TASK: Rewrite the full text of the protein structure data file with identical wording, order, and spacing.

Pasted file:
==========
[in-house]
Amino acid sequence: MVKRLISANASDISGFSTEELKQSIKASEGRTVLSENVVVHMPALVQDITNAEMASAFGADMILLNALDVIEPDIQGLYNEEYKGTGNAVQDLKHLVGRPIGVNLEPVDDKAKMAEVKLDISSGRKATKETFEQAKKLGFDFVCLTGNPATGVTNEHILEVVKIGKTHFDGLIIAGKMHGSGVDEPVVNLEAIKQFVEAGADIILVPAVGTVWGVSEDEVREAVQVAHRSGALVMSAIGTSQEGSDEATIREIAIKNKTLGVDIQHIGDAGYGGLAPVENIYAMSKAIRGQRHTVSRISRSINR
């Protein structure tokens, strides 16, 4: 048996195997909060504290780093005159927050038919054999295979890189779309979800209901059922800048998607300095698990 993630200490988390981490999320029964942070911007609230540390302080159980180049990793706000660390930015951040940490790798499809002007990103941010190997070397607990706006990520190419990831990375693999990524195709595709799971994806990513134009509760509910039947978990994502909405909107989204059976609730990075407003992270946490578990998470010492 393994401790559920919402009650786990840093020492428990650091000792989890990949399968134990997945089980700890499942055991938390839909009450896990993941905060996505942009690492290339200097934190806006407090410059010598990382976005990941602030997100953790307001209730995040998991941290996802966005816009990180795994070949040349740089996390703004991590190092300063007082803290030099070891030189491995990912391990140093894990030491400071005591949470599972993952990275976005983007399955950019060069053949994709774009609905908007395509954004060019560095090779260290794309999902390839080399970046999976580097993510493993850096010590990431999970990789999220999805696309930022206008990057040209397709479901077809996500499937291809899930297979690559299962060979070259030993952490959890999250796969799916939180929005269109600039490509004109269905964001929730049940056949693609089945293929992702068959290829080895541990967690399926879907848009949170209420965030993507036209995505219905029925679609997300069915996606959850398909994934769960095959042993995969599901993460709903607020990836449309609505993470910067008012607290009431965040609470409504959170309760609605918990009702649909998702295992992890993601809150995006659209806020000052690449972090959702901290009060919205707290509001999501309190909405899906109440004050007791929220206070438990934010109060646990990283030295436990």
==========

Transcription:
[in-house]
Amino acid sequence: MVKRLISANASDISGFSTEELKQSIKASEGRTVLSENVVVHMPALVQDITNAEMASAFGADMILLNALDVIEPDIQGLYNEEYKGTGNAVQDLKHLVGRPIGVNLEPVDDKAKMAEVKLDISSGRKATKETFEQAKKLGFDFVCLTGNPATGVTNEHILEVVKIGKTHFDGLIIAGKMHGSGVDEPVVNLEAIKQFVEAGADIILVPAVGTVWGVSEDEVREAVQVAHRSGALVMSAIGTSQEGSDEATIREIAIKNKTLGVDIQHIGDAGYGGLAPVENIYAMSKAIRGQRHTVSRISRSINR
């Protein structure tokens, strides 16, 4: 048996195997909060504290780093005159927050038919054999295979890189779309979800209901059922800048998607300095698990 993630200490988390981490999320029964942070911007609230540390302080159980180049990793706000660390930015951040940490790798499809002007990103941010190997070397607990706006990520190419990831990375693999990524195709595709799971994806990513134009509760509910039947978990994502909405909107989204059976609730990075407003992270946490578990998470010492 393994401790559920919402009650786990840093020492428990650091000792989890990949399968134990997945089980700890499942055991938390839909009450896990993941905060996505942009690492290339200097934190806006407090410059010598990382976005990941602030997100953790307001209730995040998991941290996802966005816009990180795994070949040349740089996390703004991590190092300063007082803290030099070891030189491995990912391990140093894990030491400071005591949470599972993952990275976005983007399955950019060069053949994709774009609905908007395509954004060019560095090779260290794309999902390839080399970046999976580097993510493993850096010590990431999970990789999220999805696309930022206008990057040209397709479901077809996500499937291809899930297979690559299962060979070259030993952490959890999250796969799916939180929005269109600039490509004109269905964001929730049940056949693609089945293929992702068959290829080895541990967690399926879907848009949170209420965030993507036209995505219905029925679609997300069915996606959850398909994934769960095959042993995969599901993460709903607020990836449309609505993470910067008012607290009431965040609470409504959170309760609605918990009702649909998702295992992890993601809150995006659209806020000052690449972090959702901290009060919205707290509001999501309190909405899906109440004050007791929220206070438990934010109060646990990283030295436990």